LOS ANGELES—While post-traumatic stress disorder in veterans previously has been linked to heart disease, the cohorts used in those studies were overwhelmingly mail. Now, a new study took a close look at PTSD’s effect on heart health in women veterans—and the news wasn’t good.

A presentation at the American Heart Association’s Scientific Sessions 2019 in Philadelphia determined that female veterans with PTSD have more heart disease risk factors, including obesity, at younger ages than female veterans without the condition.1

“Since PTSD and heart disease can present differently in men and women, we wanted to assess the prevalence of heart disease risk factors in female veterans to better understand any correlation of PTSD to heart disease unique to this population,” explained lead author Ramin Ebrahimi, MD, a clinical professor of medicine at the University of California Los Angeles and a staff cardiologist at the Greater Los Angeles VA Health System. “We looked at the national Veterans Administration electronic database and found that female veterans with PTSD had higher rates of diabetes, high cholesterol, high blood pressure, tobacco smoking and obesity compared to women veterans who did not have PTSD.”

The study noted that, despite sex differences in the prevalence and pathophysiology of both PTSD and coronary artery disease, little research has been conducted on the association between the two in women veterans. Researchers sought to evaluate the prevalence of CAD risk factors in women veterans, positing that those with PTSD would be at greater risk.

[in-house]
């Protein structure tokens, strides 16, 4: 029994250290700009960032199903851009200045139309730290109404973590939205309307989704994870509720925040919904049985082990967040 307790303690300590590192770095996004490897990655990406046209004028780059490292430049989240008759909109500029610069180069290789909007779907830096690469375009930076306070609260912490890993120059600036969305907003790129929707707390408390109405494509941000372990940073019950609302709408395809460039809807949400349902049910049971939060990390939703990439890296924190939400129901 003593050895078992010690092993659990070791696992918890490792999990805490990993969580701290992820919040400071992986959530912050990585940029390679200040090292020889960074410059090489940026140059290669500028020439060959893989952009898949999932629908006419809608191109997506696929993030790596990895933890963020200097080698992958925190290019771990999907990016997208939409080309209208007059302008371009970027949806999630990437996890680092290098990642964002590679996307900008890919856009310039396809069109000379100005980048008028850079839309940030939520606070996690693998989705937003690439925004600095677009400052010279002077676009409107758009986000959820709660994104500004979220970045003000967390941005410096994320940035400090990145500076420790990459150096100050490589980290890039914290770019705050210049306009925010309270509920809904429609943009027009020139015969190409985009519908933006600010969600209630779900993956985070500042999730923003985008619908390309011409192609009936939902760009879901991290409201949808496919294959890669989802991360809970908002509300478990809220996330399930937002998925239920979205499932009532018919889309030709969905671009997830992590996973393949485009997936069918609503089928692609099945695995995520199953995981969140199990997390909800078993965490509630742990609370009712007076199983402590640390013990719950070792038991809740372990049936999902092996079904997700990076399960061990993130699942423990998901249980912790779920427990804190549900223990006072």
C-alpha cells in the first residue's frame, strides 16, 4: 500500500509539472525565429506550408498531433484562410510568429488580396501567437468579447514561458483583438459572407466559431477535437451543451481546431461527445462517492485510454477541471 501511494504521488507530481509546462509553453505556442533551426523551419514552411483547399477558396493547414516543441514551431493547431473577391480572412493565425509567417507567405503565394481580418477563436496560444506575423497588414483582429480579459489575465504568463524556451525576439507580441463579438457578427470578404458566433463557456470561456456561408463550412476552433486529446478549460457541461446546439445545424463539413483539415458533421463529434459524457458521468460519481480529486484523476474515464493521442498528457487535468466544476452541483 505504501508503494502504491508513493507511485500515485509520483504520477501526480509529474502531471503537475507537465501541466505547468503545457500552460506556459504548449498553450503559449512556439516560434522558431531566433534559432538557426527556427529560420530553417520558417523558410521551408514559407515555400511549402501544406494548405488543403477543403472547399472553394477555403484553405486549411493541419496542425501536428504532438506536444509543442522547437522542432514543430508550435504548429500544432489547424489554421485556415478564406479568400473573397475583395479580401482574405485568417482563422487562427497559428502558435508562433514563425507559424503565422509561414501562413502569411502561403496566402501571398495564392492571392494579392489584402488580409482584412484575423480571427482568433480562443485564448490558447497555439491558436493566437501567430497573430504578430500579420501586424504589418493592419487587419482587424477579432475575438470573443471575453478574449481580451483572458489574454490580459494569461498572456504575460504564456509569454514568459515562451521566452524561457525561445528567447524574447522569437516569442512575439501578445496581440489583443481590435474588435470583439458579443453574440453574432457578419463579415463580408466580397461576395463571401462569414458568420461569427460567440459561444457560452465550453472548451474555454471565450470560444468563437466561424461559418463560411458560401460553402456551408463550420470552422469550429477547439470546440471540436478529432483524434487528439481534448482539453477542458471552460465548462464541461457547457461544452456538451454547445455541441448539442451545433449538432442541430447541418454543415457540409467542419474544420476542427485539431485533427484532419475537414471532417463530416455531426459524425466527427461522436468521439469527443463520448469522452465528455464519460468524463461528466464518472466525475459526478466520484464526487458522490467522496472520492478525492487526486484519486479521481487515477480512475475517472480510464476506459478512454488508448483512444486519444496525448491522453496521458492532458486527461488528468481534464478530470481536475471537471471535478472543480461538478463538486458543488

The cross-sectional study used data from the VA’s nationwide corporate data warehouse to identify women veterans visiting any VAMC between fiscal year 2000 and FY2017. The study team used International Classification of Disease codes to identify patients with records of PTSD and CAD risk factors, including hyperlipidemia, hypertension, Type 2 diabetes, tobacco use) and obesity.

The study determined that 728,373 women veterans with an average age of 52.0 years (standard deviation: 16.9) visited the VA during that time period. Of these 172,096 (23.6%) had a PTSD diagnosed.

Even though patients with PTSD were significantly younger than those without PTSD (47.3 vs. 53.5, p <0.05), those veterans also had significantly higher unadjusted and age-standardized prevalence rates for all CAD risk factors and obesity.

Researchers calculated the age adjusted SSRs as:

  • 32 (95% confidence interval 1.31-1.34) for hyperlipidemia,
  • 37 (1.36-1.38) for hypertension,
  • 55 (1.53-1.57) for Type 2 diabetes,
  • 75 (1.74-1.76) for tobacco use, and
  • 53 (1.52-1.54) for obesity.

“Women veterans with PTSD have significantly higher rates of CAD risk factors and obesity at a younger age compared to those without PTSD,” the authors concluded. “Given the growing number of Women Veterans, these findings can have practice implications for early and routine CAD risk factor screening in this high-risk population. Further investigation is indicated to understand the role of PTSD as an independent risk factor for CAD in women veterans.”

“Having higher rates of heart disease risk factors could put female veterans with PTSD at increased risk for developing heart disease,” Ebrahimi added. “Healthcare providers may need to watch these women more closely at a younger age and treat them more aggressively than those without PTSD to decrease their risk of heart disease.”

He emphasized that it is not yet clear whether PTSD by itself increases risk of heart disease or if risk of heart disease is higher in patients with PTSD because they have more risk factors.

“Our study will continue and hopefully will answer this question, too,” Ebrahimi said.

  1. Ebrahimi R, Summer J, Lynch K, Viernes B, et. al. Sex and Gender Influences on Patient and Provider Outcomes. Poster presented at American Heart Association’s Scientific Sessions 2019, November 16-18 in Philadelphia, PA.